People, it is said, become more interesting with age. In the same way as our faces start telling a little about the lives we have lived we too have more stories to tell, gain some wisdom - at least that's the theory - and become more distinct characters. The same is true for ageworthy wine, but with a pleasant difference: while people can become a little difficult over time, stuck in their ways and perhaps too edgy, a good wine becomes more harmonious and balanced. At some point the wine will decline rapidly and become an old grump, but that is a question of timing and also not what today's wine story is about.
Today I am revisiting Martin Müllen's exciting Mosel wines and in particular an aged specimen I recently got my hands on.
Old wines are desirable, sophisticated and expensive - that at least is the general perception. Sadly this is usually not true as most wines don't age very well at all - just try the supermarket Chardonnay forgotten for five years in your cupboard to see why. However, and even more sadly perhaps, it tends to be true that desirable and sophisticated aged wines are expensive. Or are they?
How about I tell you that just a few weeks ago I bought the bottle belonging to the cork above for less than ten Euros - about half a Euro per year of age.
I'm always honoured when people who have stumbled onto this blog contact us for expertise on German wine, even while I find myself guiltily hoping that we are not the only source that they rely on, given the patchiness and dabbling character of this our whole undertaking. But here is a piece of advice that I guarantee you will not regret following: When looking for mature-ish Mosel Riesling in great drinking condition, look no further than the 2002 vintage, underrated in many quarters, but in my humble experience as safe a bet for lively, nuanced wines as you are going to find.
Martin Müllen's 2002 Kabinett from the aptly named Paradies ("paradise") vineyard is a case in point. Over and beyond being a minor classic of the neo-traditional style of Mosel winemaking (whatever the hell that is supposed to be), it also has a long and distinguished history in this Wine Rambler's cellar, being one of the very first wines ordered directly from the producer. And I'm happy to report it has never before tasted this good:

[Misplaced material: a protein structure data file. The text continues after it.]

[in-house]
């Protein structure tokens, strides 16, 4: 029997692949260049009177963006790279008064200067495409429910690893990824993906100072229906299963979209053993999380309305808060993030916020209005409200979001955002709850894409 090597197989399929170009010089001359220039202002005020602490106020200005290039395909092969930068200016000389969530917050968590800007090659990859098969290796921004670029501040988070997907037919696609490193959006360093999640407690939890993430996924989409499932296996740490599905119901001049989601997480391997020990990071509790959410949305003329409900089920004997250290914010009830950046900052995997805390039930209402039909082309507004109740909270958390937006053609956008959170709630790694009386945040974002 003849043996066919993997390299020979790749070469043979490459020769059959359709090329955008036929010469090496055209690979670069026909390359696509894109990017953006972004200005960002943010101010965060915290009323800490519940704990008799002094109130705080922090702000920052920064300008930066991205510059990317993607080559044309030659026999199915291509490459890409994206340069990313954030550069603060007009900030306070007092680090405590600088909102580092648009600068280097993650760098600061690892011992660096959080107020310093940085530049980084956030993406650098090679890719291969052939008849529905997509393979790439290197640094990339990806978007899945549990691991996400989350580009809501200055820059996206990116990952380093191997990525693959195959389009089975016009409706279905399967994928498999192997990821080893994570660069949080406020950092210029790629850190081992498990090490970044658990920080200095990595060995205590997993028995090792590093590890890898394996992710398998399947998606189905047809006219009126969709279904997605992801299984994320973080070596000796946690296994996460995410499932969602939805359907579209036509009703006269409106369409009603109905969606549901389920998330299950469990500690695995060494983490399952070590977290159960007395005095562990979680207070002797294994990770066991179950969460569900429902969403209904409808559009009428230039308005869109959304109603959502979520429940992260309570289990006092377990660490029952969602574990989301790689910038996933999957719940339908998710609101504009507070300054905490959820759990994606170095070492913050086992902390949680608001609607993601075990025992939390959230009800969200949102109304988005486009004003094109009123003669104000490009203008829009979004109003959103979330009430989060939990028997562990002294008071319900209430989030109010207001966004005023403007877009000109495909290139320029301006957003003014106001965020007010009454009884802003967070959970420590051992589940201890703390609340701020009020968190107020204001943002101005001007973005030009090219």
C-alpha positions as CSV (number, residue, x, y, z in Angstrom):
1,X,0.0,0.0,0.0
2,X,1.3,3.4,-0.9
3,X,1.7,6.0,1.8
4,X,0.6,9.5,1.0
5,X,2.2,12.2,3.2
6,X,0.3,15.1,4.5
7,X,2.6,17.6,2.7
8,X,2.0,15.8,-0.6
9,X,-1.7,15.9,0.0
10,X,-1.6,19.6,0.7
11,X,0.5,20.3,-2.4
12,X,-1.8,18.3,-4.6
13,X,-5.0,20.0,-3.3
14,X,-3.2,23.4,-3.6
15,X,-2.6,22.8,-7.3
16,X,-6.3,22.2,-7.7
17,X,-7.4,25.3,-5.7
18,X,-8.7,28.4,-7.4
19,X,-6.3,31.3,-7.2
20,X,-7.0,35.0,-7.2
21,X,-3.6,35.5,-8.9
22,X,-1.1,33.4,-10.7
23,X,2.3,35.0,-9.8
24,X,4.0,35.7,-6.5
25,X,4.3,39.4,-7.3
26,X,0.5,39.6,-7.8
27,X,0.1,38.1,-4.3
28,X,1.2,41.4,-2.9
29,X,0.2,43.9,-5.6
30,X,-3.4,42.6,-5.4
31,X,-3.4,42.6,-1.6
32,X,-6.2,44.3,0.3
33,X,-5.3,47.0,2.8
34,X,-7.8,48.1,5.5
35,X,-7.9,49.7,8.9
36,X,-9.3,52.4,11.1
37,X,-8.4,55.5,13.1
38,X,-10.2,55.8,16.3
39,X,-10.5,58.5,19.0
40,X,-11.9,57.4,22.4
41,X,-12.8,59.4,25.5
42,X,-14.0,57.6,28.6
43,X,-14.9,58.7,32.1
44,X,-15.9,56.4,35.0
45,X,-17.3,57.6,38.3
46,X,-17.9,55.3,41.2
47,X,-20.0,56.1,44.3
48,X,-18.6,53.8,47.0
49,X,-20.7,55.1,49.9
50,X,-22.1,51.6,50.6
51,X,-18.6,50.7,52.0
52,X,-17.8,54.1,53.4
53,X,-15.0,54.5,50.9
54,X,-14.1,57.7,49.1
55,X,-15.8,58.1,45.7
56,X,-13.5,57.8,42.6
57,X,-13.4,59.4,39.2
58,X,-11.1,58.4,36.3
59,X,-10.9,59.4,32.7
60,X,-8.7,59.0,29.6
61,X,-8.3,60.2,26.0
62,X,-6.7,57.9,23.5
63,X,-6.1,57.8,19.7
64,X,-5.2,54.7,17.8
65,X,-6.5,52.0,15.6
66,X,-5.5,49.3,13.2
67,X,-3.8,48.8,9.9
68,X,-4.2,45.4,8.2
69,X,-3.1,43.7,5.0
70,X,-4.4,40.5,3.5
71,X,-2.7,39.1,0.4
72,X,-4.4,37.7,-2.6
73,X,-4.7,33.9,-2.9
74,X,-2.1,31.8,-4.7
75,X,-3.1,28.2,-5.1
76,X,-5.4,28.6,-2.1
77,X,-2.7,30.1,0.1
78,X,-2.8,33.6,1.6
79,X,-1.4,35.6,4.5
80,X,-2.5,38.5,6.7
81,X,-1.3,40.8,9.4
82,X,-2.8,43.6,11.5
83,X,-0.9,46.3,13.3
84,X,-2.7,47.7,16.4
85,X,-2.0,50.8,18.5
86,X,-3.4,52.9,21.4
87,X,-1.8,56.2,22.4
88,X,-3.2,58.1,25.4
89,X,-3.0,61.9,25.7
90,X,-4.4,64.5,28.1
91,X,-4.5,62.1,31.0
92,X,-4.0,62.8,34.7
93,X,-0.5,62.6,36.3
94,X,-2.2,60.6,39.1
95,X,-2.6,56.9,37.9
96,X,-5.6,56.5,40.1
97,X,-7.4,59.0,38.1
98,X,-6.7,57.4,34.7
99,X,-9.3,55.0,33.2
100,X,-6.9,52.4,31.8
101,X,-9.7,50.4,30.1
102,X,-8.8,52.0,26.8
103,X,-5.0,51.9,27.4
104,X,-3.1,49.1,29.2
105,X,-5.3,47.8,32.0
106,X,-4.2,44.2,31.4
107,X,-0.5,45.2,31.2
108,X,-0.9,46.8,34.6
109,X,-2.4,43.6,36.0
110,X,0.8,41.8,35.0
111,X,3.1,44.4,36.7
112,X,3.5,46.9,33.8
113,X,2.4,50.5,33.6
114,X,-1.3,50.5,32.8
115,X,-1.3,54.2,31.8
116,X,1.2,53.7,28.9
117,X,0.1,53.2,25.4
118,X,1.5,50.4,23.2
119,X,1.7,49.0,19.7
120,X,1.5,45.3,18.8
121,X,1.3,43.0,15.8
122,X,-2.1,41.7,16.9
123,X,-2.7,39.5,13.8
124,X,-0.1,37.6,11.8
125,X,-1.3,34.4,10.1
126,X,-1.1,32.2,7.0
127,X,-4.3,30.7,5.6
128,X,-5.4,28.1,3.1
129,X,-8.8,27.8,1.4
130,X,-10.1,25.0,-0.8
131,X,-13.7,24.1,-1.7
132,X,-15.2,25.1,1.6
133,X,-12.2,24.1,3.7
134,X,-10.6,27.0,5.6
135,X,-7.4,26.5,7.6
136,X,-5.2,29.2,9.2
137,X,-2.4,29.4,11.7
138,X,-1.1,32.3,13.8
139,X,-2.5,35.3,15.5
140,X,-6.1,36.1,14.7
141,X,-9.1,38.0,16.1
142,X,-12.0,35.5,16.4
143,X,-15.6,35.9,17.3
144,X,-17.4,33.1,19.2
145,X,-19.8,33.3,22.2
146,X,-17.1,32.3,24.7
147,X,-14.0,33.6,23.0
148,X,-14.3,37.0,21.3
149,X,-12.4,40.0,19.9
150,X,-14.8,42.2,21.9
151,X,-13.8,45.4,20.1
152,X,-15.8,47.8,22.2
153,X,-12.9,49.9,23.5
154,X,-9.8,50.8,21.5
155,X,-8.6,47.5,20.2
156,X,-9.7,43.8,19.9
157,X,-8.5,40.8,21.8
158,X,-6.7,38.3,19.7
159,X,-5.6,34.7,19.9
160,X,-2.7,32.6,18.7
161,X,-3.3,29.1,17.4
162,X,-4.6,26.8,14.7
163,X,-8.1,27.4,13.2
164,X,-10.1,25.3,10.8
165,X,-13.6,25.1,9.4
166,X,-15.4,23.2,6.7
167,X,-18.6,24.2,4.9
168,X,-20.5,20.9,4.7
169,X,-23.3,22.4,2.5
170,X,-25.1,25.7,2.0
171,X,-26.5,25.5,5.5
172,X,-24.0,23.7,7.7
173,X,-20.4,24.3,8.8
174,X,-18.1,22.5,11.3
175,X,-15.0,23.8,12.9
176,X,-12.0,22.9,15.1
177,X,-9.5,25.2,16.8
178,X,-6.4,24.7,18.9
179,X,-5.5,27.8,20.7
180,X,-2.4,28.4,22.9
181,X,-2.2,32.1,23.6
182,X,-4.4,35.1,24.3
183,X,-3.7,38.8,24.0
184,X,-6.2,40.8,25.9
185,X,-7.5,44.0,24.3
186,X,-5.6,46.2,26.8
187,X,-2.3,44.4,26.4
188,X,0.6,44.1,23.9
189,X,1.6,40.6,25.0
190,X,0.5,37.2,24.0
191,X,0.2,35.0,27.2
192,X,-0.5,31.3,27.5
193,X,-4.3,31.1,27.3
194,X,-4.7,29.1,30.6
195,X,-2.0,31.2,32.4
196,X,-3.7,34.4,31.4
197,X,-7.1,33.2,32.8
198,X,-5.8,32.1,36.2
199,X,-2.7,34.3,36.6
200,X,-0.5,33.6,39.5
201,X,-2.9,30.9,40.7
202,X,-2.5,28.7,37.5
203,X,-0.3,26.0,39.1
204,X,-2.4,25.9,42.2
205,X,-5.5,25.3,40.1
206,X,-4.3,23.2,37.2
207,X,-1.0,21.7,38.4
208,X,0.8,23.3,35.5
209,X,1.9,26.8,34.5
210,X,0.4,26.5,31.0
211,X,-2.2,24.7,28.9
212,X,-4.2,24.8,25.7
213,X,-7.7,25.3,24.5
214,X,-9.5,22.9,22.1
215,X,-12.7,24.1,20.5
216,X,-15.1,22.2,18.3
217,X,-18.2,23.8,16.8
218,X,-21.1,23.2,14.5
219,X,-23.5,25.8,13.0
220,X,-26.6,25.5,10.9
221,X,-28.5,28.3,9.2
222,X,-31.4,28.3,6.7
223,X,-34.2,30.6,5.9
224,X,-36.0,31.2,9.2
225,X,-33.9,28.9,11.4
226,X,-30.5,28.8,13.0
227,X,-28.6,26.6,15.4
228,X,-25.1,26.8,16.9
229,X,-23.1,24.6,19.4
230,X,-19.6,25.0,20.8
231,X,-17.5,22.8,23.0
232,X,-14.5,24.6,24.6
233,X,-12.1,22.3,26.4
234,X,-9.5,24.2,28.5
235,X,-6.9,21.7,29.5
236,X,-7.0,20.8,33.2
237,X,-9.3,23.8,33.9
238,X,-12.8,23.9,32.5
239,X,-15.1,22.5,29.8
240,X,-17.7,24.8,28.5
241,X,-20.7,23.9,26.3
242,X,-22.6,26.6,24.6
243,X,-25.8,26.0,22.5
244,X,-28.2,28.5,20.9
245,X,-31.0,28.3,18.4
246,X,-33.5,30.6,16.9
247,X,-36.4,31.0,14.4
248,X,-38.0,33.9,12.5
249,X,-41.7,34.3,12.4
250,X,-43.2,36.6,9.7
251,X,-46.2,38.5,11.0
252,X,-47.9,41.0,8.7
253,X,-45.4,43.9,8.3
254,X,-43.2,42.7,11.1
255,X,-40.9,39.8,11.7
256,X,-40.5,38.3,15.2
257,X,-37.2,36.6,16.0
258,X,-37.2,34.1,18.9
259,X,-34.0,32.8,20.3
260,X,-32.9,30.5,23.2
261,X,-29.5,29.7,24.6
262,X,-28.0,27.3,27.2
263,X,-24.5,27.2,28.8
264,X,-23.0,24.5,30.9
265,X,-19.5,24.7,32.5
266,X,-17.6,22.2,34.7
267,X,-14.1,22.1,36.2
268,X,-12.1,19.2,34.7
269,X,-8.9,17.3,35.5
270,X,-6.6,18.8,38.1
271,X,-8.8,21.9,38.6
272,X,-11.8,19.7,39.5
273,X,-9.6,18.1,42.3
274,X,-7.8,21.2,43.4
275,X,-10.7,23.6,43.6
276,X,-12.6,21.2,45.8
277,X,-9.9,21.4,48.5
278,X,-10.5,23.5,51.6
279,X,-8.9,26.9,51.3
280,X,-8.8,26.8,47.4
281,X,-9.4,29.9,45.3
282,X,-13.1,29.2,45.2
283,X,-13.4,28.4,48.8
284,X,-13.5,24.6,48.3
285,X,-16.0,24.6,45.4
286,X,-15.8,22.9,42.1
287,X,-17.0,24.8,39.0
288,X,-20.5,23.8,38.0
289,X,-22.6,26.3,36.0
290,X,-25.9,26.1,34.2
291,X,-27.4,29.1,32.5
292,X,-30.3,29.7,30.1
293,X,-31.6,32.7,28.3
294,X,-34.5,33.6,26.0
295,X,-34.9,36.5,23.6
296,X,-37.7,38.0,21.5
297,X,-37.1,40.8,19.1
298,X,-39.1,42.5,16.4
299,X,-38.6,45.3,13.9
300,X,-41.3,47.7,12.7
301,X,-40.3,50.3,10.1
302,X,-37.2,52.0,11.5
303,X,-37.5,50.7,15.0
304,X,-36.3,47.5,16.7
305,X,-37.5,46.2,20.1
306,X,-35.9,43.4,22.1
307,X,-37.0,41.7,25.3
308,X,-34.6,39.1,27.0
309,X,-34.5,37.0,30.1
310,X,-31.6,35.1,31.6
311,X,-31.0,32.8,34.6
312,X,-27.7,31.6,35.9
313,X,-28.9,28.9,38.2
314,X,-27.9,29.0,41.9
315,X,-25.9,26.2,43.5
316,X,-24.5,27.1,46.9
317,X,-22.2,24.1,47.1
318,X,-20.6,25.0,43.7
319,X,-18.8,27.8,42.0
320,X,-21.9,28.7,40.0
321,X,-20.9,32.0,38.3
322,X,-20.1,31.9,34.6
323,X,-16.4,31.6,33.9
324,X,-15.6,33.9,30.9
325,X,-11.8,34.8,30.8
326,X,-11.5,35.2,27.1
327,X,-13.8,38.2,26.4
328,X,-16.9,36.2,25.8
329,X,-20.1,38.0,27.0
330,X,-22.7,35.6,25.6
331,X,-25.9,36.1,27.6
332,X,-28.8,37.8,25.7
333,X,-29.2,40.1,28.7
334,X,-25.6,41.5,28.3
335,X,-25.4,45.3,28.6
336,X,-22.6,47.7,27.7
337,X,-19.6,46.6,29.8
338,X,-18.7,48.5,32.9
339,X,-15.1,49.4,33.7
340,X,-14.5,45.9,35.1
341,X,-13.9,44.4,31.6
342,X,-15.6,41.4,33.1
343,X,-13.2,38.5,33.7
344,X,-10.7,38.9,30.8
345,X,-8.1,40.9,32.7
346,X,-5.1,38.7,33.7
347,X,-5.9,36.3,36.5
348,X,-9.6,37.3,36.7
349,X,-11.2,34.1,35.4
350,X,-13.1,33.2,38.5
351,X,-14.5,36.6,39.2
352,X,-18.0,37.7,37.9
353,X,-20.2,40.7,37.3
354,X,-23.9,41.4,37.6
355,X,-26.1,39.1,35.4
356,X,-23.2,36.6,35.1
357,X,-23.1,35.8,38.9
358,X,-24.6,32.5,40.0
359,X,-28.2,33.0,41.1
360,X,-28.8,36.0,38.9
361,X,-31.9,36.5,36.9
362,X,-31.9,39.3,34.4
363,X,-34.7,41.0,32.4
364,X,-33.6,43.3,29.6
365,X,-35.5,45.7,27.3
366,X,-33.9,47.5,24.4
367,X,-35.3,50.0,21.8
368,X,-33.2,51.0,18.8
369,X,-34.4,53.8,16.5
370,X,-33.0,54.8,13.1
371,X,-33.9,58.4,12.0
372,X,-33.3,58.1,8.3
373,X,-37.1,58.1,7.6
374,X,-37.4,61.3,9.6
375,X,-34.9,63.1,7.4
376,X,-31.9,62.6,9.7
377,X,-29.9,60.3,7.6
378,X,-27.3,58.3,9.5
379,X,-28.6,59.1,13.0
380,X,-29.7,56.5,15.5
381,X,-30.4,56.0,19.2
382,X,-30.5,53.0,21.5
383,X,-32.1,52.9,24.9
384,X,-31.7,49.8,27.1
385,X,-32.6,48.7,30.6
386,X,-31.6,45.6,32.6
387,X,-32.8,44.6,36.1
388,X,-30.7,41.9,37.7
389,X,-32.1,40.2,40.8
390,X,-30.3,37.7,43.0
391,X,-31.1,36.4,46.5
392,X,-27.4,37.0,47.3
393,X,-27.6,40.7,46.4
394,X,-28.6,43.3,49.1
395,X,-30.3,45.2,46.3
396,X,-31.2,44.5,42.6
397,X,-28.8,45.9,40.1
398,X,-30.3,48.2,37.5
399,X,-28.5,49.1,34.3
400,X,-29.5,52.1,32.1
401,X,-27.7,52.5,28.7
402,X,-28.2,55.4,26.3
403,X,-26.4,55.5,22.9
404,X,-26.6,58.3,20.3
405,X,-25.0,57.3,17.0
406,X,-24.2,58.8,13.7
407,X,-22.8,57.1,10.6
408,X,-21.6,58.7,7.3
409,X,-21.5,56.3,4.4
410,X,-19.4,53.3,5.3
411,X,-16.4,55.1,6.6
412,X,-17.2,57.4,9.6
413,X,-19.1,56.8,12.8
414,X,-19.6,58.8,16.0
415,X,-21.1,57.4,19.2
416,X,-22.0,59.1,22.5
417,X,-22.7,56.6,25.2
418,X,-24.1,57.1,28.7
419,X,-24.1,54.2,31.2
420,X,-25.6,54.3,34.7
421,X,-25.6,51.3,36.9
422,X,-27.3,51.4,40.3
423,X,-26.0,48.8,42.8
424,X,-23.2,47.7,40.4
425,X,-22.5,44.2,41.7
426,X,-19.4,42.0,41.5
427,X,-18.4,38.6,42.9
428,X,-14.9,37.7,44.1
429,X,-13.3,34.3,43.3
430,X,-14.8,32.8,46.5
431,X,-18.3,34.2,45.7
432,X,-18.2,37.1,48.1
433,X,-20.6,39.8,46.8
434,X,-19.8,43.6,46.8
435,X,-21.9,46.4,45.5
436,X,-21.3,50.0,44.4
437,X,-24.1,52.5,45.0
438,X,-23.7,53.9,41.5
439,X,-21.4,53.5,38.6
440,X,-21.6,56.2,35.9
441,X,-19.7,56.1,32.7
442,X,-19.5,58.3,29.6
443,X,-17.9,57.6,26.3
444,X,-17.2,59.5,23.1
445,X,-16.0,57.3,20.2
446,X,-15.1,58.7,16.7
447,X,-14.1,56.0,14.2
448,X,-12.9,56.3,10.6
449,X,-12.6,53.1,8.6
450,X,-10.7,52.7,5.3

One of the less exciting things about living in London is not having a cellar. I sometimes feel a certain envy towards friends on the continent who 'of course' have a cellar and can put age-worthy wines away for a few years or even decades. So whenever I can get my hands on an aged wine I get pretty excited. Quality Riesling, particularly the sweeter ones, can age very well, but if you buy a twenty year old one it is always a gamble. Luckily, I got this one directly from the winery, so I was fairly certain it had been stored properly. Ladies and gentlemen, I present a good ol' boys Riesling from the Moselle:
A nicely aged Riesling can be a wonderful thing. Unfortunately, for those not blessed with a proper cellar storing wine for a decade or two is a risky venture. This makes buying aged wine directly from the winery very interesting, especially when the wine comes at a reasonable price. Of course, there is also the risk that they are trying to dump rubbish they couldn't sell on you, but for €12.90 and coming from a good winery I thought I could take my chances with this half-dry late harvest Riesling from the Moselle:
I cannot drink, or even think of, this wine without the memories coming back. It was a couple of years ago, and almost summer, and the Wine Rambler committee visited the Mosel. One of our stops was the village of Traben-Trarbach, where we visited the Müllen winery - and we got more than we bargained for. The full story is better to be told over a glass of Riesling, but very generous tasting samples that kept and kept and kept coming are part of it. And stories that kept and kept and kept coming. And there was a bit about a cat. We sampled many Rieslings that day, different styles too, and also a few other varieties. Among them was an impressive Pinot Blanc, a Weißburgunder, and today I opened the last bottle.